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Yuan Sun, Zhong Zhong, Hong Dong, Jian Shi, and Yijia Hu

Abstract

The Weather Research and Forecasting Model is employed to examine the sensitivity of simulated tropical cyclone (TC) motion and associated intensity of the western Pacific subtropical high (WSPH) to different heating and drying rates in the Betts–Miller–Janjić (BMJ) cumulus parameterization (CP) scheme. A case study of Tropical Cyclone Megi (2010) is performed. Results indicate that the simulated WPSH strengthens as the heating/drying effects of the BMJ decrease. A strong WPSH subsequently leads to changes in the large-scale steering flow in its southern edge and delays the northward turning of the simulated storm. The associated physical mechanism is revealed. As the heating/drying is overestimated in the BMJ, the model produces unrealistic drying below 500 hPa whereas the atmosphere becomes moist above 500 hPa. Drying in the lower troposphere hinders the activation of the microphysics while moistening in the upper troposphere facilitates the microphysics. As a result, the model generates extensive anvil clouds that extend far away from the TC center and reach the upper troposphere over the WPSH. This leads to a warming in the upper troposphere due to condensation in the anvil clouds, and a cooling in the lower troposphere due to precipitation evaporation below the anvil clouds. Subsequently, the WPSH weakens and the large-scale steering flow becomes anomalously northward, leading to an early recurvature of TC Megi.

Results of this study emphasize the importance of a correct representation of anvil clouds in simulating the WPSH and TC track. This study also implies that correcting the heating/drying can be an effective way to reduce errors in simulating the WPSH and TC motion.

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Yuan Sun, Zhong Zhong, Wei Lu, and Yijia Hu

Abstract

The Weather Research and Forecasting Model is employed to simulate Tropical Cyclone (TC) Megi (2010) using the Grell–Devenyi (GD) and Betts–Miller–Janjić (BMJ) cumulus parameterization schemes, respectively. The TC track can be well reproduced with the GD scheme, whereas it turns earlier than observations with the BMJ scheme. The physical mechanism behind different performances of the two cumulus parameterization schemes in the TC simulation is revealed. The failure in the simulation of the TC track with the BMJ scheme is attributed to the overestimation of anvil clouds, which extend far away from the TC center and reach the area of the western Pacific subtropical high (WPSH). Such extensive anvil clouds, which result from the excessively deep convection in the eyewall, eventually lead to a large bias in microphysics latent heating. The warming of the upper troposphere due to the condensation in anvil clouds coupled with the cooling of the lower troposphere due to precipitation evaporation cause a weakening of the WPSH, which in turn is favorable for the early recurvature of Megi.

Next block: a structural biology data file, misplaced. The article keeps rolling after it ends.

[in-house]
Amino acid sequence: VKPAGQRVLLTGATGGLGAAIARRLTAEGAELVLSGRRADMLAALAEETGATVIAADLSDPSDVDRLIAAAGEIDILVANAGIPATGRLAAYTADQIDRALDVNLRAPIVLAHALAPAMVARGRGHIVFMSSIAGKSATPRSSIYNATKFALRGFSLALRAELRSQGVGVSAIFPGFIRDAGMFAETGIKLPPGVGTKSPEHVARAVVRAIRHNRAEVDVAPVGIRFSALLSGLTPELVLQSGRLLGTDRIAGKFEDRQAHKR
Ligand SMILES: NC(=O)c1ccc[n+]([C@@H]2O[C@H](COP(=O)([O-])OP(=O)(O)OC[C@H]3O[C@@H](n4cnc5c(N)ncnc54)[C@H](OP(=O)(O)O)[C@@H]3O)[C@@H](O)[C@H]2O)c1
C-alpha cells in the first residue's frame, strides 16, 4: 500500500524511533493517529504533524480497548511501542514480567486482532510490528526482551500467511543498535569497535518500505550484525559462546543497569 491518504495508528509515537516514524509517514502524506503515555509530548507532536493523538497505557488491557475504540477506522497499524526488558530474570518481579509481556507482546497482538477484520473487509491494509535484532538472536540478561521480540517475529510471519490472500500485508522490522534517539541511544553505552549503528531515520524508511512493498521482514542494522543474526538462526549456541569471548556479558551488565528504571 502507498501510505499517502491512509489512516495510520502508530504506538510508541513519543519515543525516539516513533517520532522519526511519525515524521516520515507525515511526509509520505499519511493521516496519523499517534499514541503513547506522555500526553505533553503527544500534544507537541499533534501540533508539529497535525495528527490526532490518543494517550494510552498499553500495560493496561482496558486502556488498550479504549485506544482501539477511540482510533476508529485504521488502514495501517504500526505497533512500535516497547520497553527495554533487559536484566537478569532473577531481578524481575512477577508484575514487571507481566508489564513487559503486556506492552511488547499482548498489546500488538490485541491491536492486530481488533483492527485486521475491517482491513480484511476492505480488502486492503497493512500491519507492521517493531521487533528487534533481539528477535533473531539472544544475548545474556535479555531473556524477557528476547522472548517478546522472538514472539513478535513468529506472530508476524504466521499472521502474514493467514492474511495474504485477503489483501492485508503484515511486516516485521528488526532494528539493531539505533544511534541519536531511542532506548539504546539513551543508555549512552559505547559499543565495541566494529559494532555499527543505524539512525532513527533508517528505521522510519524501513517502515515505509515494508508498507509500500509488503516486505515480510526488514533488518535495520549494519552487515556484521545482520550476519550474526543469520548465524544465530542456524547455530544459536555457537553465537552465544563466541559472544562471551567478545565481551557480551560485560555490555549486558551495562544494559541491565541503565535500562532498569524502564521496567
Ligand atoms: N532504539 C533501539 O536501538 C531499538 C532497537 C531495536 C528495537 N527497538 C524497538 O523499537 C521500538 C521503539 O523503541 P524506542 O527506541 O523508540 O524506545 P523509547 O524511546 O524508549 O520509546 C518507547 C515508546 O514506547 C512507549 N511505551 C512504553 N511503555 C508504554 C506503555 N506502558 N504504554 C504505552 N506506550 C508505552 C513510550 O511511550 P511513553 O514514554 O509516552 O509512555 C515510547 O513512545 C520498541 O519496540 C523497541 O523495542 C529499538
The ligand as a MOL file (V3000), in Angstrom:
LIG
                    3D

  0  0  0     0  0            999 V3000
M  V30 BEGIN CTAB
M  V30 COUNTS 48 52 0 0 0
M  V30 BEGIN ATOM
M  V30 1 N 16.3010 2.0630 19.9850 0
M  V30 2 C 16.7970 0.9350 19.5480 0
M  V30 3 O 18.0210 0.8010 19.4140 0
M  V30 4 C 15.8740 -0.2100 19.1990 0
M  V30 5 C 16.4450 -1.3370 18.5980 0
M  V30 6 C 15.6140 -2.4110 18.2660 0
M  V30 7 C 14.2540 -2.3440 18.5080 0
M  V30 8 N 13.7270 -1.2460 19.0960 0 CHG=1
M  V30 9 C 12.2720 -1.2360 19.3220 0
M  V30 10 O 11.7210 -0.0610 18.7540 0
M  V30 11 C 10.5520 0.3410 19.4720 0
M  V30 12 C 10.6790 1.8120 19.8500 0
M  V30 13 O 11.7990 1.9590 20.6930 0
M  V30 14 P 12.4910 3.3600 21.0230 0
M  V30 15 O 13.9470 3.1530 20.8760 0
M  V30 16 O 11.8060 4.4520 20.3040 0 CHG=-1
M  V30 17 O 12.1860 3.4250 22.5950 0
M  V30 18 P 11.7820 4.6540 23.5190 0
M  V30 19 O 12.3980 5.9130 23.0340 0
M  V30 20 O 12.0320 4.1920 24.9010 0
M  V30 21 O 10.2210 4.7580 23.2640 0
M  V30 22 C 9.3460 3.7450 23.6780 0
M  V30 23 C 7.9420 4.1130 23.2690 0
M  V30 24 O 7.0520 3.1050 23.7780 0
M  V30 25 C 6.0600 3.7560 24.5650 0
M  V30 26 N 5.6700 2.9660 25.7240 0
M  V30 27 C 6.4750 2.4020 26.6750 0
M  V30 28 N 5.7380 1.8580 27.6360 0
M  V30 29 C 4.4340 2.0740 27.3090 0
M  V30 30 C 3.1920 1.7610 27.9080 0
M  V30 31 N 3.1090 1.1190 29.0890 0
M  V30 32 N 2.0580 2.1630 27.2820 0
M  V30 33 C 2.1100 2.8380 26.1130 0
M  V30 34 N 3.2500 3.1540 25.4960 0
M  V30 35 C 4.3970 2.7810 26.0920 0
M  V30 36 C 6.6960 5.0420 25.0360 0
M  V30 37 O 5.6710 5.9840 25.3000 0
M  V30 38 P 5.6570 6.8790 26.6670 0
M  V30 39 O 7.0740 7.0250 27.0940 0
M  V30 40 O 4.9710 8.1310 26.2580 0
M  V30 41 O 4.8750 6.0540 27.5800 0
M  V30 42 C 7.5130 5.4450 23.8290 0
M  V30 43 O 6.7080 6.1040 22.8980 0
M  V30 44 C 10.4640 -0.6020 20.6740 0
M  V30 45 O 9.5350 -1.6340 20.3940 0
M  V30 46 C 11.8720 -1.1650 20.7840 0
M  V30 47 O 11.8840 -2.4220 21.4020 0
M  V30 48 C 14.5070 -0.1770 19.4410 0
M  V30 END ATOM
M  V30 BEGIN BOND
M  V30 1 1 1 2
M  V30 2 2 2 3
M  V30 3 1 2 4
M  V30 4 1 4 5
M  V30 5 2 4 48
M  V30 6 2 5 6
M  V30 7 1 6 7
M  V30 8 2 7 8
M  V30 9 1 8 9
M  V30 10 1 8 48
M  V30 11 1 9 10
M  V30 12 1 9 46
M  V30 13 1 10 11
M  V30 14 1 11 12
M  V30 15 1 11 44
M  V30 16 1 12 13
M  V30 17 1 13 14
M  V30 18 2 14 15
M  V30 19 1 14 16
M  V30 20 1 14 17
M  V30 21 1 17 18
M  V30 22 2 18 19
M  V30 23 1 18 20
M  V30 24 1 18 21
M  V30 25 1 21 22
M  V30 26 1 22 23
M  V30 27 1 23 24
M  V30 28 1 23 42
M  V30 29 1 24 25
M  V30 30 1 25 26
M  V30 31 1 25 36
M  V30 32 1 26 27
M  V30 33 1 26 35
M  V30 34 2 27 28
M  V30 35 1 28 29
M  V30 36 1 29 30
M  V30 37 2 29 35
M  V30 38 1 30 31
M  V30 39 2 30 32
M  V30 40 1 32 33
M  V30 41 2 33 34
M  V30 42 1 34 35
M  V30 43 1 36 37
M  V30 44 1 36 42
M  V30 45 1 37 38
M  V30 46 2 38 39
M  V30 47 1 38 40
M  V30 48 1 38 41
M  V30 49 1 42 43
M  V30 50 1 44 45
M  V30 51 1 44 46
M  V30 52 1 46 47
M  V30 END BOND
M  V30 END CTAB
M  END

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Yao Ha, Zhong Zhong, Yimin Zhu, and Yijia Hu

Abstract

The contribution of barotropic energy conversion to tropical cyclone (TC) activity over the western North Pacific (WNP) during warm and cold phases of El Niño–Southern Oscillation (ENSO) is investigated by separating TC vortices from reanalysis data and using a linearized eddy kinetic energy tendency equation. By comparing the characteristics of TC disturbances with synoptic-scale disturbances, it is found that the modulation of ENSO on the WNP TC intensity is presented more objectively by using TC kinetic energy (EKETC) than eddy kinetic energy (EKE). Barotropic energy conversion (KmKe) into TC disturbances (KmKeTC) is an effective indicator in detecting the barotropic energy source of low-level cyclone genesis and maintenance during the ENSO cycle. However, its dynamical processes play different roles. Shear in large-scale zonal wind and convergence in large-scale meridional wind provide direct barotropic energy source for TC genesis, but make effects in different regions of the WNP. In contrast, convergence in large-scale zonal and shear in large-scale meridional wind exert little influence on TC genesis during ENSO.

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Mei Hong, Ren Zhang, Yijia Hu, Yu Dandan, and Guorong Jiang

Abstract